Discussion
The KD was able to identify players that had not shown, or reported, any signs or symptoms of a concussion but who had meaningful head injury. The current rate of concussion reported was a ten-fold increase in previously reported concussion injury rates. This makes the KD suitable for rapid assessment in a limited time frame on the sideline such as a five-minute window to assess and review suspected concussed players in rugby union.

Further Reading
Read the whole study at the Journal of the Neurological Sciences

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The King-Devick test as a concussion screening tool administered by sports parents

J Sports Med Phys Fitness

Background

Sports-related concussion has received increasing awareness due to short- and long-term neurologic sequelae seen among athletes. The King-Devick (K-D) test captures impairment of eye movements and other correlates of suboptimal brain function. We investigated the K-D test as a screening for concussion when administered by layperson sports parents in a cohort of amateur boxers.

Methods
The K-D test was administered pre-fight and post-fight by laypersons masked to the head trauma status of each athlete. Matches were watched over by a ringside physician and boxing trainer. Athletes with suspected head trauma received testing with the Military Acute Concussion Evaluation (MACE) by the ringside physician to determine concussion status. Athletes sustaining concussion were compared to the athletes screened using the K-D test.

Results
Post-fight K-D scores were lower (better) than the best baseline score (41.0 vs. 39.3 seconds, p = 0.34, Wilcoxon signed-rank test), in the absence of concussion. One boxer sustained a concussion as determined by the ringside physician. This boxer was accurately identified by the layperson K-D testers due to a worsening in K-D test compared to baseline (3.2 seconds) and an increased number of errors. High levels of test-retest reliability were observed (intraclass correlation coefficient 0.90 [95% CI 0.84 - 0.97]). Additionally, 6 boxers who participated in multiple bouts showed no worsening of their K-D times further supporting that scores are not affected by the fatigue associated with sparring.

Conclusion
The K-D test is a rapid sideline screening tool for concussion that can be effectively administered by non-medically trained laypersons.

Further Reading
Read the whole study at the Journal of Sports Medicine and Physical Fitness

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Comparison and utility of King-Devick and ImPACT® composite scores in adolescent concussion patients

Journal of the Neurological Sciences - 05 September 2013 (10.1016/j.jns.2013.08.015)

Purpose
To examine the diagnostic value of KD, by comparing KD with post-concussion symptom scale (PCSS) and ImPACT® composite scores. We hypothesized that KD would be correlated with visual motor speed/memory (VMS, VIS) and reaction time (RT), because all require cognitive visual processing. We also expected parallel changes in KD and PCSS across recovery.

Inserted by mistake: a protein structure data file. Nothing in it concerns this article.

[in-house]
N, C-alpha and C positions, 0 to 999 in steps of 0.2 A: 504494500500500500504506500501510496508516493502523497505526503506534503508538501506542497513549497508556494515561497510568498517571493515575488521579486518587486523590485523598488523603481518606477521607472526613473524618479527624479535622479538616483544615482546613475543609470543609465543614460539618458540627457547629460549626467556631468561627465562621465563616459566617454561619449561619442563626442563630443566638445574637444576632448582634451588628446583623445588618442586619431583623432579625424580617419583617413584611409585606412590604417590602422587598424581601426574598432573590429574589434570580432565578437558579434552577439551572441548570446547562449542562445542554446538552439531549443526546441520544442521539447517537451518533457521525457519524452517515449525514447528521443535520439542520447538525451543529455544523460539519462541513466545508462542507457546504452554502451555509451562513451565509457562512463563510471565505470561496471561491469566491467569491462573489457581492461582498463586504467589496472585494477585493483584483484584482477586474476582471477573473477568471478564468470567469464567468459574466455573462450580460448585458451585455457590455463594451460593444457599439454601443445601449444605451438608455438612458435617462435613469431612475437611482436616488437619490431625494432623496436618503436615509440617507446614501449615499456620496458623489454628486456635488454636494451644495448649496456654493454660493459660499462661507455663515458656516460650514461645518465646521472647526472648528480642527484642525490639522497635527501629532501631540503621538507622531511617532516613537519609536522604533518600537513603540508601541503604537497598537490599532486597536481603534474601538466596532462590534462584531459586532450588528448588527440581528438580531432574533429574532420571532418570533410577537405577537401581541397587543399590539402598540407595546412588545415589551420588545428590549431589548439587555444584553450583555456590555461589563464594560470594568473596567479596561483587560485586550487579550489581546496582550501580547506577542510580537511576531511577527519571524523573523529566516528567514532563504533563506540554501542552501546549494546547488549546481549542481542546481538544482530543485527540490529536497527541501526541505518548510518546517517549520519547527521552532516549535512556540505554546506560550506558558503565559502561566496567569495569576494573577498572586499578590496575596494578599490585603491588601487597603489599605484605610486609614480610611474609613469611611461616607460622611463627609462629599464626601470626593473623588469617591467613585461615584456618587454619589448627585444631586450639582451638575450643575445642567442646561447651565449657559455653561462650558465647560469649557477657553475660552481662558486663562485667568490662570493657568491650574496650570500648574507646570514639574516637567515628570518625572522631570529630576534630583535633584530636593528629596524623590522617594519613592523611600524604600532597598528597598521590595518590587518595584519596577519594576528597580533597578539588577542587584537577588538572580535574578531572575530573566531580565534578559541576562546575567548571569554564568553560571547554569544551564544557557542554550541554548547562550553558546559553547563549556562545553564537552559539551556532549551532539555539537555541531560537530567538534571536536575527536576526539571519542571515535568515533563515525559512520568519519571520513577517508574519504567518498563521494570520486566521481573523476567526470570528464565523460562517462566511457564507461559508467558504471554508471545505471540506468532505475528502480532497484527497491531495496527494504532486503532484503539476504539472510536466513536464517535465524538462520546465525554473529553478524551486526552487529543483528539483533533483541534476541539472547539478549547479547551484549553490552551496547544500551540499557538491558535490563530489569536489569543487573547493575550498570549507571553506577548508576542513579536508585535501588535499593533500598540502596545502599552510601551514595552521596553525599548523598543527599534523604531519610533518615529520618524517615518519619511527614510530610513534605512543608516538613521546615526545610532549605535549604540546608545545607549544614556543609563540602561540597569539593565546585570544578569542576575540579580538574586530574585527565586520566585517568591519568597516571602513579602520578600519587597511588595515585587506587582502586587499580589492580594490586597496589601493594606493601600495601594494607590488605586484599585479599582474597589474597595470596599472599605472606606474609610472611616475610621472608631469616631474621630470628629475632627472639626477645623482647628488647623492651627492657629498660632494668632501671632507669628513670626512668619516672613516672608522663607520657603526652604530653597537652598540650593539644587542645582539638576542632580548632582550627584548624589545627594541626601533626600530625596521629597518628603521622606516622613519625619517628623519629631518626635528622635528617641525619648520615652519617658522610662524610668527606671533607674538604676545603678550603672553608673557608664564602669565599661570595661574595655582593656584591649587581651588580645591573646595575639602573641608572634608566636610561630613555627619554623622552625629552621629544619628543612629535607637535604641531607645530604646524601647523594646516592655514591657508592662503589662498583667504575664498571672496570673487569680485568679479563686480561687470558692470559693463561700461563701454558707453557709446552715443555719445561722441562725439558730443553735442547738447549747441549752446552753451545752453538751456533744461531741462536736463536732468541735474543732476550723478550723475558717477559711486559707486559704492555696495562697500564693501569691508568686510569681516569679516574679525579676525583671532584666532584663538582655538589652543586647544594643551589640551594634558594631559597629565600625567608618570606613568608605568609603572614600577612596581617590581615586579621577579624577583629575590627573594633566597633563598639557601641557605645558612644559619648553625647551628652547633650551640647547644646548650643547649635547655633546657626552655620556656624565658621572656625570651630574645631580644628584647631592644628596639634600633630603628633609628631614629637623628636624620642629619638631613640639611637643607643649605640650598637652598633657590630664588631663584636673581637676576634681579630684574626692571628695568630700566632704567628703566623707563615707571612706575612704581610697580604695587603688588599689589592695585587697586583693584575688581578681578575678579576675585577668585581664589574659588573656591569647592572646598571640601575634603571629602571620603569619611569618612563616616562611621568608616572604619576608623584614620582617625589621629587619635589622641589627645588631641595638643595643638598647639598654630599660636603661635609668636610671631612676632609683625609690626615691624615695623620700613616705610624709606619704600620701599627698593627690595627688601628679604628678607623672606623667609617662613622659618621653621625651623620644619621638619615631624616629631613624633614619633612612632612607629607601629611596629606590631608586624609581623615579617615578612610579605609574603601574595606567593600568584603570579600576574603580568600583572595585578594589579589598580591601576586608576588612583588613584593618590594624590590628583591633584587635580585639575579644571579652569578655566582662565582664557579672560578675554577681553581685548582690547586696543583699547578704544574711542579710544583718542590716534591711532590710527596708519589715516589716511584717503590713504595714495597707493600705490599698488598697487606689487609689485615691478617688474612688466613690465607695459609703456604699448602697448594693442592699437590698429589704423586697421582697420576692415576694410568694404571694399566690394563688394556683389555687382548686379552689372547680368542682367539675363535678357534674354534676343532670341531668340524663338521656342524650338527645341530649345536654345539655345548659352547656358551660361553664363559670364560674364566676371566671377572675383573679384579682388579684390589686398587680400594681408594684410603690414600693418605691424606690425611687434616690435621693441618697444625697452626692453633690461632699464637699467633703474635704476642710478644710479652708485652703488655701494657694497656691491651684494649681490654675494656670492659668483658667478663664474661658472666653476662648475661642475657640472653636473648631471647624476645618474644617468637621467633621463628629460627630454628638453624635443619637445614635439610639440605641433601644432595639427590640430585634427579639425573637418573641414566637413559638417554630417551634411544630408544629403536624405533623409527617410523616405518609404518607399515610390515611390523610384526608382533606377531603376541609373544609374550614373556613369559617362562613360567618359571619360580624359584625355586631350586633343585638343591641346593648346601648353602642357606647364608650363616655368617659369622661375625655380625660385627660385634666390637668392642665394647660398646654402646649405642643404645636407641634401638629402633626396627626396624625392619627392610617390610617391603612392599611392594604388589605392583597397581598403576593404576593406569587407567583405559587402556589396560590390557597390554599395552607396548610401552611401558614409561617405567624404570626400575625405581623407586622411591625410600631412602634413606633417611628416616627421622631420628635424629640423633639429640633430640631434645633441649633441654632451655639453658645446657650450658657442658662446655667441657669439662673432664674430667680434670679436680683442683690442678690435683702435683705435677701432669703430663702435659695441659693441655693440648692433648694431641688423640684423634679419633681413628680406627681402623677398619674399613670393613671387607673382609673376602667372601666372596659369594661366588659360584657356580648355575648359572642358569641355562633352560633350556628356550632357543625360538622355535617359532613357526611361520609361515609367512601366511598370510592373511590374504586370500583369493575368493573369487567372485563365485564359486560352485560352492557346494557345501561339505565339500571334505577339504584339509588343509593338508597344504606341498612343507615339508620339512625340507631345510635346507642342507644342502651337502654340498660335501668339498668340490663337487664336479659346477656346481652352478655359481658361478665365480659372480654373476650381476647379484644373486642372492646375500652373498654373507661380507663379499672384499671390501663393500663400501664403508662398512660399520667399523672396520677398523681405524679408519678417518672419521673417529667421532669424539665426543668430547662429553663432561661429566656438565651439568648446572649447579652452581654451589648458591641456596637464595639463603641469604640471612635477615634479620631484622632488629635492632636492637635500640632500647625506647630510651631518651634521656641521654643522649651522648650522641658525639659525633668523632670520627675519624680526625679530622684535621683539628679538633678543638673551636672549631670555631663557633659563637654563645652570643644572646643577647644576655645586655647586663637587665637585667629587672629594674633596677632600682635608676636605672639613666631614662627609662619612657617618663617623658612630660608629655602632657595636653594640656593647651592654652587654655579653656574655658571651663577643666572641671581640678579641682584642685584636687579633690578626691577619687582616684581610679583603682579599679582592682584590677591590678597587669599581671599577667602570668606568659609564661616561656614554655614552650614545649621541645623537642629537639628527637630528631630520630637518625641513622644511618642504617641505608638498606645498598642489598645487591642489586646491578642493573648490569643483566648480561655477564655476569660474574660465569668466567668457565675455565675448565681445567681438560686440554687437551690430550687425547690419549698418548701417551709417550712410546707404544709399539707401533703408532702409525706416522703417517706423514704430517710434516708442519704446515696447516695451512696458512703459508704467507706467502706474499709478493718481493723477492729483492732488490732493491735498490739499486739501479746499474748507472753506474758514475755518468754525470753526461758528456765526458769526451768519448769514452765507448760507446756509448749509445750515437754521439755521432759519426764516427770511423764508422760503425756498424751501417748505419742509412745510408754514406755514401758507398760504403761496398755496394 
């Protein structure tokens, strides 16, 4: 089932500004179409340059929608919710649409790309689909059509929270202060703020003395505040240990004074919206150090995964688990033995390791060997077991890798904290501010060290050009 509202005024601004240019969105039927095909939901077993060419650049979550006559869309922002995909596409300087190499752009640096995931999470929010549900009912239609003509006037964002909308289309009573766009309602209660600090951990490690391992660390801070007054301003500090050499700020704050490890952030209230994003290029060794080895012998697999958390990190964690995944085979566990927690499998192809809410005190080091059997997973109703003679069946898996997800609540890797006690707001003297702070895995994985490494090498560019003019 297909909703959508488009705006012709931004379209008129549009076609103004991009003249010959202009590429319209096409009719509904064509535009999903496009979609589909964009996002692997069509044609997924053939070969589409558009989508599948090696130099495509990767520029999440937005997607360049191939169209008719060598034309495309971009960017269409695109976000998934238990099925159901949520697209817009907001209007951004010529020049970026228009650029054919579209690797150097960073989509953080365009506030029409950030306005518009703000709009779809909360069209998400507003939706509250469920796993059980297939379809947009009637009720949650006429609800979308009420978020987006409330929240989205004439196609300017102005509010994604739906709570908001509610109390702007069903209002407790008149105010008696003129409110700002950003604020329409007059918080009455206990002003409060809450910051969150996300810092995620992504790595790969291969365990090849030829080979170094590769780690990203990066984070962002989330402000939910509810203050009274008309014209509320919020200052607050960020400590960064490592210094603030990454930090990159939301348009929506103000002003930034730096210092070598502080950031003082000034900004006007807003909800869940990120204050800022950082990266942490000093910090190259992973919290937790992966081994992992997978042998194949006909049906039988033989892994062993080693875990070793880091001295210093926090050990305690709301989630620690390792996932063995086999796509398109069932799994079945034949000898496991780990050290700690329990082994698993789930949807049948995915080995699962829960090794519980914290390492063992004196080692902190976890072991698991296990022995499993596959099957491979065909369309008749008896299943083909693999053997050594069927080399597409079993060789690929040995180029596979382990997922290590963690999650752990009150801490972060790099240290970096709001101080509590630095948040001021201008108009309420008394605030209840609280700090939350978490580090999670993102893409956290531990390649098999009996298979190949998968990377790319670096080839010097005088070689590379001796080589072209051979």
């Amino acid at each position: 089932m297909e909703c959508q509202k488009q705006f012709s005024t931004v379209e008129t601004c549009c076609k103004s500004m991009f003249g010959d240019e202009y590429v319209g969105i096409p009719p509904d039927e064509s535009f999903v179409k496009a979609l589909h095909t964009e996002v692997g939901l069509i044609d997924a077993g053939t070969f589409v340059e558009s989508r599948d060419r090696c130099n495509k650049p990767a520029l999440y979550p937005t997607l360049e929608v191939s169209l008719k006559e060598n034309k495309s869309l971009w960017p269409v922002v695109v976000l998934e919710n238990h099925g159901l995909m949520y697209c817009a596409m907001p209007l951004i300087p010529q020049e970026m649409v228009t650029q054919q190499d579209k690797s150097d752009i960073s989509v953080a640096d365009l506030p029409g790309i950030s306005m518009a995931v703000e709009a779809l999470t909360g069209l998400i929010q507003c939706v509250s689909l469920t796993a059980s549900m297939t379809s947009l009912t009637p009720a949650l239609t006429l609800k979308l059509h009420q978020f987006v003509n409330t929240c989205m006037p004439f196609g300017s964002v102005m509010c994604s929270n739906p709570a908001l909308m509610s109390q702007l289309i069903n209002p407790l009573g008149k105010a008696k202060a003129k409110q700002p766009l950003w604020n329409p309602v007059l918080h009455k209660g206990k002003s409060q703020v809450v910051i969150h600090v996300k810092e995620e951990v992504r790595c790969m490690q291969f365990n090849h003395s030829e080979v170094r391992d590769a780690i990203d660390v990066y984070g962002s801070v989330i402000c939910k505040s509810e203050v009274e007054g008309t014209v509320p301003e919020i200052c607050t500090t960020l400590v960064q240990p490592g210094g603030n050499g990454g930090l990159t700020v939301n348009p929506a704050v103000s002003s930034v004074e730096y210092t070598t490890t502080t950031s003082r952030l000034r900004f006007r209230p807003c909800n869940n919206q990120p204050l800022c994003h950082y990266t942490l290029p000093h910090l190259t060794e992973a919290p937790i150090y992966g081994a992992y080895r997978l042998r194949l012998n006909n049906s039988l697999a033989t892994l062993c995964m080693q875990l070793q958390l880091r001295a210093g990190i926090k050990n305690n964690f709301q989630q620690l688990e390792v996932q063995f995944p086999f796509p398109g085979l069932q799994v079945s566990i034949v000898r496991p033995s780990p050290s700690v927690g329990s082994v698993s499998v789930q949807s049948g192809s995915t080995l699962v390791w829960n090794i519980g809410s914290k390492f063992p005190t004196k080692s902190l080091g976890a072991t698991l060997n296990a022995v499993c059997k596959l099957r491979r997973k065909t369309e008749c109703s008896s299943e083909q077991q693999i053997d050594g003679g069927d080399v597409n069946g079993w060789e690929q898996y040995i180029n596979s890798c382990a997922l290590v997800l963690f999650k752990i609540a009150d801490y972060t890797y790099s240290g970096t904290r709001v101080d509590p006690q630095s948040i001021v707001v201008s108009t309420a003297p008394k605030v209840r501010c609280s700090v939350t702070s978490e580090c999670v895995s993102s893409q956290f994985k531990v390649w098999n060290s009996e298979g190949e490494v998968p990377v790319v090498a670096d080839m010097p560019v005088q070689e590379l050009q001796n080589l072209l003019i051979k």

Methods
Thirty-five concussed individuals (12–19y; 18 females, 17 males) were evaluated with PCSS, ImPACT® composite and KD scores over four clinical visits (V).

Results
KD times improved with each visit (ΔV1–V2: 7.86±11.82; ΔV2–V3: 9.17±11.07; ΔV3–V4: 5.30±7.87s) and paralleled improvements in PCSS (ΔV1–V2: 8.97±20.27; ΔV2–V3: 8.69±14.70; ΔV3–V4: 6.31±7.71), RT (ΔV1–V2: 0.05±0.21; ΔV2–V3: 0.09±0.19; ΔV3–V4 0.03±0.07) and VMS (ΔV1–V2: −5.27±6.98; ΔV2–V3: −2.61±6.48; ΔV3–V4: −2.35±5.22). Longer KD times were associated with slower RT (r=0.67; P<0.0001) and lower VMS (r=−0.70; P<0.0001), respectively.

Conclusion
Cognitive visual performance testing using KD has utility in concussion evaluation. Validation would further establish KD as an effective ancillary tool in longitudinal concussion management and research.

Further Reading
Read the whole study at the Journal of the Neurological Sciences

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The King-Devick test for Sideline Concussion Screening in Collegiate Football

J Optom. 2015 Jan 31. pii:S1888-4296(14)00116-2.
Danielle Leong, OD1, Greg Evans, MA, ATC2, Matthew Gimre, MD2, David Watt, MD2, Laura Balcer, MD, MSCE3, Steven Galetta, MD3
1 King-Devick Test, LLC, Oakbrook Terrace, IL, USA; 2 Wheaton College Sports Medicine, Wheaton, IL, USA; 3 Department of Neurology, New York University Langone Medical Center, New York, NY, USA


Purpose
Sports-related concussion has received increasing attention as a result of neurologic sequelae seen among athletes, highlighting the need for a validated, rapid screening tool. The King-Devick (K-D) test captures impairment of eye movements and other correlates of suboptimal brain function. We investigated the K-D test as a sideline screening tool in a collegiate cohort to determine the effect of concussion on K-D test performance and to determine the effect of physical exercise on K-D scores in the absence of concussion.

Methods